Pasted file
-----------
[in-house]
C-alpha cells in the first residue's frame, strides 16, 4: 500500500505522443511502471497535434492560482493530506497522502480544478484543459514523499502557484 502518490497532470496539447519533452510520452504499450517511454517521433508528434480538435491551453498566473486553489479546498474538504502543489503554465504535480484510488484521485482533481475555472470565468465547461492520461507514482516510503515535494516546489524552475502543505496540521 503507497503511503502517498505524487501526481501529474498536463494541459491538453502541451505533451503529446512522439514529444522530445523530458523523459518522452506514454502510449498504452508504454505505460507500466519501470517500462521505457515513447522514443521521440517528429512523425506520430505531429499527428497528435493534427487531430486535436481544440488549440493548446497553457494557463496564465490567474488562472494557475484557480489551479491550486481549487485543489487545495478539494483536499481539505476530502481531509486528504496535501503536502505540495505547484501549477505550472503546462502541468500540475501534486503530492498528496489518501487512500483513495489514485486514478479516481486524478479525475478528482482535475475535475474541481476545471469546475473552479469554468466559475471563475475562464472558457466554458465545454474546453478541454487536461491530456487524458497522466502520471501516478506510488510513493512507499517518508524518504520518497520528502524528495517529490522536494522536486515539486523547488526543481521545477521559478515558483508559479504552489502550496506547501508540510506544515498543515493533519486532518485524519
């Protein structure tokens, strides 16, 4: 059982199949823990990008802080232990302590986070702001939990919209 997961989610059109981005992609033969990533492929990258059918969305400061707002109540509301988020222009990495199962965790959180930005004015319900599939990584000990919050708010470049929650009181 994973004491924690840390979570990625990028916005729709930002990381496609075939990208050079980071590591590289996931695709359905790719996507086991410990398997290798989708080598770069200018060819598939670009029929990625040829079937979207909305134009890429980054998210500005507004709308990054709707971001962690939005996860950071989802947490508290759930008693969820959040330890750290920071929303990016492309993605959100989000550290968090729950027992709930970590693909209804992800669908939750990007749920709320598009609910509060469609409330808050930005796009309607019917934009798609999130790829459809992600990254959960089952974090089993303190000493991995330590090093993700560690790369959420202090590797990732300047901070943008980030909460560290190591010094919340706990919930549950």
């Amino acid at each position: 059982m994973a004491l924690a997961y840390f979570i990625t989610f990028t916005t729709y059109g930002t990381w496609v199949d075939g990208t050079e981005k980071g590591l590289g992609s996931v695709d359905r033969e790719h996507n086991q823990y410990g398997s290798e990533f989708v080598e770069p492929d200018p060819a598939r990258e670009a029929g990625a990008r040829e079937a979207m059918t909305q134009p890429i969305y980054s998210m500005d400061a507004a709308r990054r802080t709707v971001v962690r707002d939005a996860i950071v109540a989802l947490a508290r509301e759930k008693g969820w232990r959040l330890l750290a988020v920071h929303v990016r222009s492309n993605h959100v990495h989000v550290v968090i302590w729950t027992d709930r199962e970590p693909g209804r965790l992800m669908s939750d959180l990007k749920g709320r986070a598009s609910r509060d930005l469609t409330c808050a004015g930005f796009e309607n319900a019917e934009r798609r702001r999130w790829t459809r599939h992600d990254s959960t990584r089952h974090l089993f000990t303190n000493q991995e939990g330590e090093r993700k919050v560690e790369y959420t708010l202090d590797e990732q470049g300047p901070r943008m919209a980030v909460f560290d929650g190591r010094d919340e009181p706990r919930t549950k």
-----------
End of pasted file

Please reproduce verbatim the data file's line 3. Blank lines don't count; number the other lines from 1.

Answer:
């Protein structure tokens, strides 16, 4: 059982199949823990990008802080232990302590986070702001939990919209 997961989610059109981005992609033969990533492929990258059918969305400061707002109540509301988020222009990495199962965790959180930005004015319900599939990584000990919050708010470049929650009181 994973004491924690840390979570990625990028916005729709930002990381496609075939990208050079980071590591590289996931695709359905790719996507086991410990398997290798989708080598770069200018060819598939670009029929990625040829079937979207909305134009890429980054998210500005507004709308990054709707971001962690939005996860950071989802947490508290759930008693969820959040330890750290920071929303990016492309993605959100989000550290968090729950027992709930970590693909209804992800669908939750990007749920709320598009609910509060469609409330808050930005796009309607019917934009798609999130790829459809992600990254959960089952974090089993303190000493991995330590090093993700560690790369959420202090590797990732300047901070943008980030909460560290190591010094919340706990919930549950």